When it comes to heat-tolerant plants, gardeners in the Southwest are experts. Here are two surefire picks for big color and low care.
I recommend two plants from the same genus -- a small tree and a shrub -- that are much loved for their rich, bright colors and unfussy culture. Caesalpinia is robust enough to be planted in the asphalt-surrounded medians of Arizona streets. The plants positively bask in the heat, producing flowers in colors hot enough to match summer temperatures.
Mexican bird of paradise (Caesalpinia mexicana) is a small -- 15 feet tall and wide -- thornless tree with pendulous gold flowers throughout much of the warm season. In warmer areas, it is evergreen. This tree looks smart planted in courtyards or near south-facing walls.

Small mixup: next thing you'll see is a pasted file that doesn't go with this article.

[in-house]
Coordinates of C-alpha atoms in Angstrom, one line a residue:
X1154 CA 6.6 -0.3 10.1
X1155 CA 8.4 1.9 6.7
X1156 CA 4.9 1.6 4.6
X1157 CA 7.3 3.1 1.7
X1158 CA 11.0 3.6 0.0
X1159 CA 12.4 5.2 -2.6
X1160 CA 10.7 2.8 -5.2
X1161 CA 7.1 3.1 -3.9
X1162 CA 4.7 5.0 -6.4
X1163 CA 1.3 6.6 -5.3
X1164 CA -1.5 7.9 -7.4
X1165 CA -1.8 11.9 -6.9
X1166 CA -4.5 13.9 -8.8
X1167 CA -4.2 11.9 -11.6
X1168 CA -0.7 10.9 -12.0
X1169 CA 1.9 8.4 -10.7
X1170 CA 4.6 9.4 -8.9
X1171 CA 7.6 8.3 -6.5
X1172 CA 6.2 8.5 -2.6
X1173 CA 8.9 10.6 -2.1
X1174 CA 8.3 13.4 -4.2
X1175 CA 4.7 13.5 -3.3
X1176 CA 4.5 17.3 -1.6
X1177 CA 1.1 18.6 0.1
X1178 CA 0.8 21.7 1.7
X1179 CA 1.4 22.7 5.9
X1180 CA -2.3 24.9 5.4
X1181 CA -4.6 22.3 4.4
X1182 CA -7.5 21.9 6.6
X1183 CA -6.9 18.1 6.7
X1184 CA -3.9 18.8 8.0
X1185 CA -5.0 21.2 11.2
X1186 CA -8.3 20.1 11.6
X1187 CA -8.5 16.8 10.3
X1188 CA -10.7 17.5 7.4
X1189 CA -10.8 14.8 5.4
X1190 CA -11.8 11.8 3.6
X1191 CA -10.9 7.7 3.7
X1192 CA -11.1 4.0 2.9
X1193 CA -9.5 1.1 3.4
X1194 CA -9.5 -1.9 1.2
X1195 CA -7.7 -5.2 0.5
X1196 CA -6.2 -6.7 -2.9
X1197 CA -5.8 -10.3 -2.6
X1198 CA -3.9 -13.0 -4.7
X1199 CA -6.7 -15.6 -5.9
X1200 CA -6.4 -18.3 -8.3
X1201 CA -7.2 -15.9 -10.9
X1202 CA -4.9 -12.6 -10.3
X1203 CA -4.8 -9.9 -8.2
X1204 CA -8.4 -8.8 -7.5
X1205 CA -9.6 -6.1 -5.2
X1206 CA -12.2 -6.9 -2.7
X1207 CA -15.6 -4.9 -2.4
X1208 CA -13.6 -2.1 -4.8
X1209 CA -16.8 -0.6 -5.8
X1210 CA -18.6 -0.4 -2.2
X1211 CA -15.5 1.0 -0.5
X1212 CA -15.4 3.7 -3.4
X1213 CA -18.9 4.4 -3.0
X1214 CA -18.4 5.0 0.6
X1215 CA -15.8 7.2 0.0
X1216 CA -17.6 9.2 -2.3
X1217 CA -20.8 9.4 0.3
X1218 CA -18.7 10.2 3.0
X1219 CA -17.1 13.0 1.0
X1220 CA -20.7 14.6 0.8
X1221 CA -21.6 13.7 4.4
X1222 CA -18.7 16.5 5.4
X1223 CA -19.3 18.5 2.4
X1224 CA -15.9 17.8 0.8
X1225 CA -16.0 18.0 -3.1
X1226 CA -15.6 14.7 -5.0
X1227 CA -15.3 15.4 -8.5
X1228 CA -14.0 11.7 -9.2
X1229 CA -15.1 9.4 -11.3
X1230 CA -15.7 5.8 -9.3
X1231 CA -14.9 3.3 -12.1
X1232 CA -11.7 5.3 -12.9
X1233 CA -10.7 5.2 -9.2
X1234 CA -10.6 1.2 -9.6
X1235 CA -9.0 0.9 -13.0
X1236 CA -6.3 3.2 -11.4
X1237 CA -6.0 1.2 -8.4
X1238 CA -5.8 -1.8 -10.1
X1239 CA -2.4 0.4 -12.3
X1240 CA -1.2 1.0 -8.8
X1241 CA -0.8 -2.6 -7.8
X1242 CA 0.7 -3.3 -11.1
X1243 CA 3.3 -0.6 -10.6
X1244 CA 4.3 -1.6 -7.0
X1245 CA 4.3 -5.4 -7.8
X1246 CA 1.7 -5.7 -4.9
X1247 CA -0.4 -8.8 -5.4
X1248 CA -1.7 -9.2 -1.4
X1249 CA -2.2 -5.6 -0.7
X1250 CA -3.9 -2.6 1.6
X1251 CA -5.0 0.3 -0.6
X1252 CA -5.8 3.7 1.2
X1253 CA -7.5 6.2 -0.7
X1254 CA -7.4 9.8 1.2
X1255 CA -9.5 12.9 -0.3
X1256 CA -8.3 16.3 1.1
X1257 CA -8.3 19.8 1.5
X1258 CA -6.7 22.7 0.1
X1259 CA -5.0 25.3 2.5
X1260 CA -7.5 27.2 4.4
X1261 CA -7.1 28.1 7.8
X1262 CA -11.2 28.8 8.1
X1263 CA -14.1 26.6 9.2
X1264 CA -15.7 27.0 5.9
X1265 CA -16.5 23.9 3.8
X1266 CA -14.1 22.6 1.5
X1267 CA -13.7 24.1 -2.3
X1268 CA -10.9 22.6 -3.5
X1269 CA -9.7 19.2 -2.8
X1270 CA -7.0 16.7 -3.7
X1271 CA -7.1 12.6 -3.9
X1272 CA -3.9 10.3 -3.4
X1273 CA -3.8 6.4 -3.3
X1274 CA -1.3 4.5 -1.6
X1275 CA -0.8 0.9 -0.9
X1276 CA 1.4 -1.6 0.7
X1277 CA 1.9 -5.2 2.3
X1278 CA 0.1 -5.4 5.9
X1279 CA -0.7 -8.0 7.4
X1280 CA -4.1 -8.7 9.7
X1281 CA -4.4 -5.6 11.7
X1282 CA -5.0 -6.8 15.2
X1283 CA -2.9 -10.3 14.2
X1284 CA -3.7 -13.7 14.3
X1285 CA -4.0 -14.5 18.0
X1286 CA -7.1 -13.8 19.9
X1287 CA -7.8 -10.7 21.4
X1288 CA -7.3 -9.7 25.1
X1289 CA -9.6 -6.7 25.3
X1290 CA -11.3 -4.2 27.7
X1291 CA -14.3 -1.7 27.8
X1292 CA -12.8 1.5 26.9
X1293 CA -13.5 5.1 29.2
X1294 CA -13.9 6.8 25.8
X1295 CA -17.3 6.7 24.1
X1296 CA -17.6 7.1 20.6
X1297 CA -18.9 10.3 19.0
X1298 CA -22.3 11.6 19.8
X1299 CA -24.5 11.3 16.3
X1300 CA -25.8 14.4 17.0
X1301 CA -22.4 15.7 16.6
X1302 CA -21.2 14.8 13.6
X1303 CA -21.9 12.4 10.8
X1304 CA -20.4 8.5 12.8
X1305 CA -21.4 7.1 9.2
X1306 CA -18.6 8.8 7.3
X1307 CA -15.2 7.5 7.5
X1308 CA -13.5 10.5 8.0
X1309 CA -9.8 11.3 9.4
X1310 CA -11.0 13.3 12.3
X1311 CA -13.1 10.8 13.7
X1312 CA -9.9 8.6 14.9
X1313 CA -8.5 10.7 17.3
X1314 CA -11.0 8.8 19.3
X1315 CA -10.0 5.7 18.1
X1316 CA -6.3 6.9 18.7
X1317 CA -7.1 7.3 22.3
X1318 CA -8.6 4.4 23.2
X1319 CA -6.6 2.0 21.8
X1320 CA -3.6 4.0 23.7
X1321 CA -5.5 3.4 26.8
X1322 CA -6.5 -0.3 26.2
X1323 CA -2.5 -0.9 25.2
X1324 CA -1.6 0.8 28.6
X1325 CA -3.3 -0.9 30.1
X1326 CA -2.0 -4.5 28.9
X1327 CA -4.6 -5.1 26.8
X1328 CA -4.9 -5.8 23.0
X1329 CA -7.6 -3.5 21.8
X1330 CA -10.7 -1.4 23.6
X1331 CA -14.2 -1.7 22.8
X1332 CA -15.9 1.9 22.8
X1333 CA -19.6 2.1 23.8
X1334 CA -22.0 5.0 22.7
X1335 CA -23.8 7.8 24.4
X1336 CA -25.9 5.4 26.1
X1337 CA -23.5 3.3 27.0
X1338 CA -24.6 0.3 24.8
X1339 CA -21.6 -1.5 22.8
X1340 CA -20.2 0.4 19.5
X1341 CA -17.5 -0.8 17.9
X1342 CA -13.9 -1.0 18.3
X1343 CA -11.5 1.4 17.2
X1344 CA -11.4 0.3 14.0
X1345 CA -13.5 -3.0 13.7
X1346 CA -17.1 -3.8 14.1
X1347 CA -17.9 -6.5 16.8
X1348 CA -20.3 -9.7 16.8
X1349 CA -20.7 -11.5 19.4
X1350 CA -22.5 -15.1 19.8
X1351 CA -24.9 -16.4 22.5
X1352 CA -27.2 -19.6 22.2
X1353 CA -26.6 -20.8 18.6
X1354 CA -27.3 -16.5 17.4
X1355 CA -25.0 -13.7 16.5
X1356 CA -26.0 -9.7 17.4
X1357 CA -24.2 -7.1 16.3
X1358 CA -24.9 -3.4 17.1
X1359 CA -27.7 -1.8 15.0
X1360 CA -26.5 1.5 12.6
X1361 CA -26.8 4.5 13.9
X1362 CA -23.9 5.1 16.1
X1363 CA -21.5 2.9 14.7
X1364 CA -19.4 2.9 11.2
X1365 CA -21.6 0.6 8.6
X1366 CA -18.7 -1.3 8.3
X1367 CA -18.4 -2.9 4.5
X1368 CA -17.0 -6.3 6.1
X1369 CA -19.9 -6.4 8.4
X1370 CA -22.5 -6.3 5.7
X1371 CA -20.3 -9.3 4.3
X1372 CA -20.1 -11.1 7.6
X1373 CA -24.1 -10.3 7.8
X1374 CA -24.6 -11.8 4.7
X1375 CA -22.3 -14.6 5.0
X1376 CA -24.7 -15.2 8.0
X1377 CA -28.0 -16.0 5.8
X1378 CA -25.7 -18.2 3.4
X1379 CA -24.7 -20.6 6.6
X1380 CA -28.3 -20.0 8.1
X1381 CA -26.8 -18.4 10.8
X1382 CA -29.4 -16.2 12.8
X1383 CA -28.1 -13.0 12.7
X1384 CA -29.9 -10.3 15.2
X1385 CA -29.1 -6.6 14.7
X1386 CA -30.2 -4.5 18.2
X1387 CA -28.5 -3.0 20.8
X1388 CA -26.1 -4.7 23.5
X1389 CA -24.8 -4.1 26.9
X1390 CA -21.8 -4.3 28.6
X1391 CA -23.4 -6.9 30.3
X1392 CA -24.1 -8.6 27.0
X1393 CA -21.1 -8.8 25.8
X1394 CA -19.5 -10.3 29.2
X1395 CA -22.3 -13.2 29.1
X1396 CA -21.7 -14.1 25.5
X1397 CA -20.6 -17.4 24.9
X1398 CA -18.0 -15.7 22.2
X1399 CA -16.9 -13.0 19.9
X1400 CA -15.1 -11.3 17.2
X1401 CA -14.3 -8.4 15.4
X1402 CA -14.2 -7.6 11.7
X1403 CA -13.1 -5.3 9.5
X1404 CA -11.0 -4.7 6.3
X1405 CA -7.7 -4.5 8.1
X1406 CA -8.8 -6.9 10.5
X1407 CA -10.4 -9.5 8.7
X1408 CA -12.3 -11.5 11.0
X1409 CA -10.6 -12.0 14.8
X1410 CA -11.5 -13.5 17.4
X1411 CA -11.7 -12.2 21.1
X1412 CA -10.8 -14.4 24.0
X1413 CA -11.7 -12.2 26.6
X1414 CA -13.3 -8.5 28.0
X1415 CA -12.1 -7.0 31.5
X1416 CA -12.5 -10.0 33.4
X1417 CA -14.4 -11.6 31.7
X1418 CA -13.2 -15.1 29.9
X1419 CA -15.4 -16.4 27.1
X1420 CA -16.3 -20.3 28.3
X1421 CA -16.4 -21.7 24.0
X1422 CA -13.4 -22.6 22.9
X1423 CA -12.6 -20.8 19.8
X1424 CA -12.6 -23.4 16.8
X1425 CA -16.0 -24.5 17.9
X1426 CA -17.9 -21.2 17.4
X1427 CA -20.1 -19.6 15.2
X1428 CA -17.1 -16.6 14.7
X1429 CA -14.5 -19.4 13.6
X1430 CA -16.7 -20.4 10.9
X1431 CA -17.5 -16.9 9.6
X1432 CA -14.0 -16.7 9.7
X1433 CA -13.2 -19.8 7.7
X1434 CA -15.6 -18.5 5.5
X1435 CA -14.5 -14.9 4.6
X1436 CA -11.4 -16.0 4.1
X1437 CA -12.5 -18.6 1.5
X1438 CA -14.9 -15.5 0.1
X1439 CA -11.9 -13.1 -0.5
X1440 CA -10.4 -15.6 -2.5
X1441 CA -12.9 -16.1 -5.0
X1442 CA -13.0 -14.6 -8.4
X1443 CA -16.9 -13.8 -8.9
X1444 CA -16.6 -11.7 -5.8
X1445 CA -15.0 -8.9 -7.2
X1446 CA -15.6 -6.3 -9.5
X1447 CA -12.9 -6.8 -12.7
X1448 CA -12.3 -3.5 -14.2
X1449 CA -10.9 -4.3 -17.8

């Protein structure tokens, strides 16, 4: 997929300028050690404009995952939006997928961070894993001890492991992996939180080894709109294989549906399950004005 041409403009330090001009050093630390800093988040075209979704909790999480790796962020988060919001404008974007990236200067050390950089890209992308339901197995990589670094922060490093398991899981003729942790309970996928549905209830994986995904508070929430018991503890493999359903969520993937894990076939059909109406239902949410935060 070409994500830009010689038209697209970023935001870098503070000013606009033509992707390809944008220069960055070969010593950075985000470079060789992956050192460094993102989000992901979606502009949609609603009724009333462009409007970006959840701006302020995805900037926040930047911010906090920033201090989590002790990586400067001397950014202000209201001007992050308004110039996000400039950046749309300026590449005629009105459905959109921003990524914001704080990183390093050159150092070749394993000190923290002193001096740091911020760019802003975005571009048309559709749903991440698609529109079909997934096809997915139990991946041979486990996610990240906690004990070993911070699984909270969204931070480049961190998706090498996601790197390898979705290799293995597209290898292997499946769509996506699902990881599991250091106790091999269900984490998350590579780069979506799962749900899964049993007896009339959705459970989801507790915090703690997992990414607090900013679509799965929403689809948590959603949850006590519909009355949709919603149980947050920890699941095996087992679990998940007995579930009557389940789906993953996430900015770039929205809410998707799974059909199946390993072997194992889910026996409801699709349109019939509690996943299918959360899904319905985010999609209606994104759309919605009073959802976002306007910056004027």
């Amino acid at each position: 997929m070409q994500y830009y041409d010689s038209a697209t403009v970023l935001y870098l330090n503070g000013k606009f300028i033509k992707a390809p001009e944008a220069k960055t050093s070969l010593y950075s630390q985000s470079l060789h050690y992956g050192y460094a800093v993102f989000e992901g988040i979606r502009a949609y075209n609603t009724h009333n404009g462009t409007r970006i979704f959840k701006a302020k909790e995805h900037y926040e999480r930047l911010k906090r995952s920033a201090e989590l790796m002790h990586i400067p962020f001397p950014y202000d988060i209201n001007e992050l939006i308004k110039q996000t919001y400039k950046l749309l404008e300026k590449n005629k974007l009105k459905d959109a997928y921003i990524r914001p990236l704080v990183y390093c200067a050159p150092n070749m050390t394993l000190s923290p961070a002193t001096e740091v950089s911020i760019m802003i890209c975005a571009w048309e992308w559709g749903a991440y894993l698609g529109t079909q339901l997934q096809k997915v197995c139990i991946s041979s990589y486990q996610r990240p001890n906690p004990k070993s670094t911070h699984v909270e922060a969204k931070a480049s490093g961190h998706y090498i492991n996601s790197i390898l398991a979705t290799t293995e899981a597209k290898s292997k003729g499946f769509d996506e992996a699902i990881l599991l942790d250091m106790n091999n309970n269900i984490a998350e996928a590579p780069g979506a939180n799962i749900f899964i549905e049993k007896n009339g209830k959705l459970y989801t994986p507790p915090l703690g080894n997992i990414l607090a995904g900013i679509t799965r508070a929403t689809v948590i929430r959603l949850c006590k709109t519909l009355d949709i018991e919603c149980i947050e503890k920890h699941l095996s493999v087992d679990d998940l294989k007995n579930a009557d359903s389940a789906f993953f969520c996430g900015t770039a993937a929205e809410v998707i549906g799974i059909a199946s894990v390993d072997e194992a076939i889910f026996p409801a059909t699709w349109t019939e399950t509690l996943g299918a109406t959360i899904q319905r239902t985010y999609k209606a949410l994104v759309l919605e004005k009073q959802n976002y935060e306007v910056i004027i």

Red bird of paradise (Caesalpinia pulcherrima), pictured, produces ruffled red and orange flowers that are as flashy as a flamenco dancer's skirt. A true heat-lover, this big shrub (6 feet tall and wide) will bloom periodically throughout the summer months. In frost-free climates, red bird of paradise is evergreen, but in most Southwest locations it is cut to the ground each winter.